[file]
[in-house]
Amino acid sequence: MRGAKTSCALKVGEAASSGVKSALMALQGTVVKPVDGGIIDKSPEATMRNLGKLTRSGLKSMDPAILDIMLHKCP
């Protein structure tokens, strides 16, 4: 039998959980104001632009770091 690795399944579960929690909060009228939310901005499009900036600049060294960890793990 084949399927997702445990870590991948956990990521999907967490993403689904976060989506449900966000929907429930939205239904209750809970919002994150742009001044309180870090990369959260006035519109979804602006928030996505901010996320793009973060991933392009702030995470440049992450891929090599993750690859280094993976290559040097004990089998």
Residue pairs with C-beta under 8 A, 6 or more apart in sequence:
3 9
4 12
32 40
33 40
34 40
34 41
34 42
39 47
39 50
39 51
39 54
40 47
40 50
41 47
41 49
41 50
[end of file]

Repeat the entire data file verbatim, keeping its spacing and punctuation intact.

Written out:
[in-house]
Amino acid sequence: MRGAKTSCALKVGEAASSGVKSALMALQGTVVKPVDGGIIDKSPEATMRNLGKLTRSGLKSMDPAILDIMLHKCP
């Protein structure tokens, strides 16, 4: 039998959980104001632009770091 690795399944579960929690909060009228939310901005499009900036600049060294960890793990 084949399927997702445990870590991948956990990521999907967490993403689904976060989506449900966000929907429930939205239904209750809970919002994150742009001044309180870090990369959260006035519109979804602006928030996505901010996320793009973060991933392009702030995470440049992450891929090599993750690859280094993976290559040097004990089998």
Residue pairs with C-beta under 8 A, 6 or more apart in sequence:
3 9
4 12
32 40
33 40
34 40
34 41
34 42
39 47
39 50
39 51
39 54
40 47
40 50
41 47
41 49
41 50